A research letter published February 25, 2013, in JAMA Internal Medicine claims that less than 10 percent of surveyed packaged food products provided information about potassium content on their nutrition facts panels (NFPs). Noting that under current Food and Drug Administration (FDA) policy the disclosure of potassium levels is optional, researchers with New York City’s Department of Health and Mental Hygiene apparently examined the labels of 6,560 products culled from a database created in 2009 for the National Salt Reduction Initiative. Their findings evidently revealed that “most packaged food products do not include potassium content on the NFP” despite concerns that some consumers may need to monitor their intake of the electrolyte.
In particular, the study found that in almost one-half of the 61 food categories identified in the database, “potassium content was available for less than 1% of products.” It also identified the five categories—“vegetable juice; seasoned processed potatoes; instant hot cereal; French toast, pancakes and waffles; and major main entrée sauce”—in which potassium levels were provided for more than one-half of the products, which ranged from 0 to 920 mg per serving. Based on these results, the authors expressed concern that items with high levels of potassium did not appear more likely to offer this information when compared to products with relatively low levels.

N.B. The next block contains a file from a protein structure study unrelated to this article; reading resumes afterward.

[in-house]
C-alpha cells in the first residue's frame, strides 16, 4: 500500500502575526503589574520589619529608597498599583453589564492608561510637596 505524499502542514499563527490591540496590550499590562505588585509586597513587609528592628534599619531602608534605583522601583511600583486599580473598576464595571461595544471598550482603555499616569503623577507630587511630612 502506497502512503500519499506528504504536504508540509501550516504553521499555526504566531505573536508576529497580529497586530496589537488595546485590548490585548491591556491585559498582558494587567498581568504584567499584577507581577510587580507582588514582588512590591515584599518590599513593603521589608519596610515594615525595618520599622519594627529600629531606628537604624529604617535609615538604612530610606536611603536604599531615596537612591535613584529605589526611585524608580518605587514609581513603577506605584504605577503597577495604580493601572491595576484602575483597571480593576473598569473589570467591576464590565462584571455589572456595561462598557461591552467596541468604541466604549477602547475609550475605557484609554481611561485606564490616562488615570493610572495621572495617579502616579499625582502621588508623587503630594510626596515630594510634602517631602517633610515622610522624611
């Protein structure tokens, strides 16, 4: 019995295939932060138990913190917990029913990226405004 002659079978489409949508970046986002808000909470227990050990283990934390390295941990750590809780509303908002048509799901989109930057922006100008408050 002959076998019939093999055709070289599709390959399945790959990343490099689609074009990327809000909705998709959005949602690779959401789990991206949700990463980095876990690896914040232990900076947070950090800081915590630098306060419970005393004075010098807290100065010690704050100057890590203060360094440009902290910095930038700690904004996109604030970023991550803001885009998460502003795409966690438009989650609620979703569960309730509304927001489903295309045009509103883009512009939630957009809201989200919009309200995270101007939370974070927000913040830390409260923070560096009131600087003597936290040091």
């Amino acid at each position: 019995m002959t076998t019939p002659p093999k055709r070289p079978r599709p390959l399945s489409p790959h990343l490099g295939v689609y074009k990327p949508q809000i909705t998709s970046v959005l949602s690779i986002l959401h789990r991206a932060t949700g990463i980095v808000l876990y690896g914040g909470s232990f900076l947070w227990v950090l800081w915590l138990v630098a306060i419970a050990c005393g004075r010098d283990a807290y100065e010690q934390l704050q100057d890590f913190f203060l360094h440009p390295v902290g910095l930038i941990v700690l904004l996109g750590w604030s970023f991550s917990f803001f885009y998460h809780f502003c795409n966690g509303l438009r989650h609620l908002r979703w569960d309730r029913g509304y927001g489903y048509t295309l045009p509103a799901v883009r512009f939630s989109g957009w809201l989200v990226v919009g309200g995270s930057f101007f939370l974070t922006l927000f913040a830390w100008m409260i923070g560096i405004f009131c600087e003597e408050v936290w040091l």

“The lack of potassium information on the NFP presents a problem for patients and consumers trying to make informed decisions when purchasing foods, particularly those motivated to minimize their risk of cardiovascular disease and those for whom potassium intake must be restricted,” opine the letter’s signatories who, in addition to calling for the creation of “a publicly accessible, product-specific nutrition database of packaged food products,” urge FDA to consider requiring potassium content and percent daily value on labels when it overhauls NFP guidelines. “Providing this important information to consumers, patients, and researchers would allow a more detailed understanding of the food supply, which would complement existing strategies to improve population nutritional intake,” the letter concludes.